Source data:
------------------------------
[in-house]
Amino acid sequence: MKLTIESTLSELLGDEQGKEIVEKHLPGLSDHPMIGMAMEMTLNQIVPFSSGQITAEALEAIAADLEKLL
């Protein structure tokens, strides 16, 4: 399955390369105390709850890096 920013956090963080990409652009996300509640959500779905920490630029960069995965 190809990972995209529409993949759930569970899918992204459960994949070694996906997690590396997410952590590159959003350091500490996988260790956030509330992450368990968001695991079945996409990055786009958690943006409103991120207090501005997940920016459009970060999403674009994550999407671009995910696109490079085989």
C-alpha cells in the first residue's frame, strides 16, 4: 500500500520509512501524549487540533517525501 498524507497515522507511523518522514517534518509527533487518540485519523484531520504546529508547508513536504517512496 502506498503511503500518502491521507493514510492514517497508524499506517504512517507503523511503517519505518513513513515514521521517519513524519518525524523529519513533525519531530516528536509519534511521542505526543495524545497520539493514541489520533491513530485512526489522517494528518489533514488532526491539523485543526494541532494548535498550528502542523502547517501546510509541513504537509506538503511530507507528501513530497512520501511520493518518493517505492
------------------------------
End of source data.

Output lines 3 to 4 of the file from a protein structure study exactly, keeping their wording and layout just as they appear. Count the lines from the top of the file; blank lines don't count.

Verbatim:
């Protein structure tokens, strides 16, 4: 399955390369105390709850890096 920013956090963080990409652009996300509640959500779905920490630029960069995965 190809990972995209529409993949759930569970899918992204459960994949070694996906997690590396997410952590590159959003350091500490996988260790956030509330992450368990968001695991079945996409990055786009958690943006409103991120207090501005997940920016459009970060999403674009994550999407671009995910696109490079085989």
C-alpha cells in the first residue's frame, strides 16, 4: 500500500520509512501524549487540533517525501 498524507497515522507511523518522514517534518509527533487518540485519523484531520504546529508547508513536504517512496 502506498503511503500518502491521507493514510492514517497508524499506517504512517507503523511503517519505518513513513515514521521517519513524519518525524523529519513533525519531530516528536509519534511521542505526543495524545497520539493514541489520533491513530485512526489522517494528518489533514488532526491539523485543526494541532494548535498550528502542523502547517501546510509541513504537509506538503511530507507528501513530497512520501511520493518518493517505492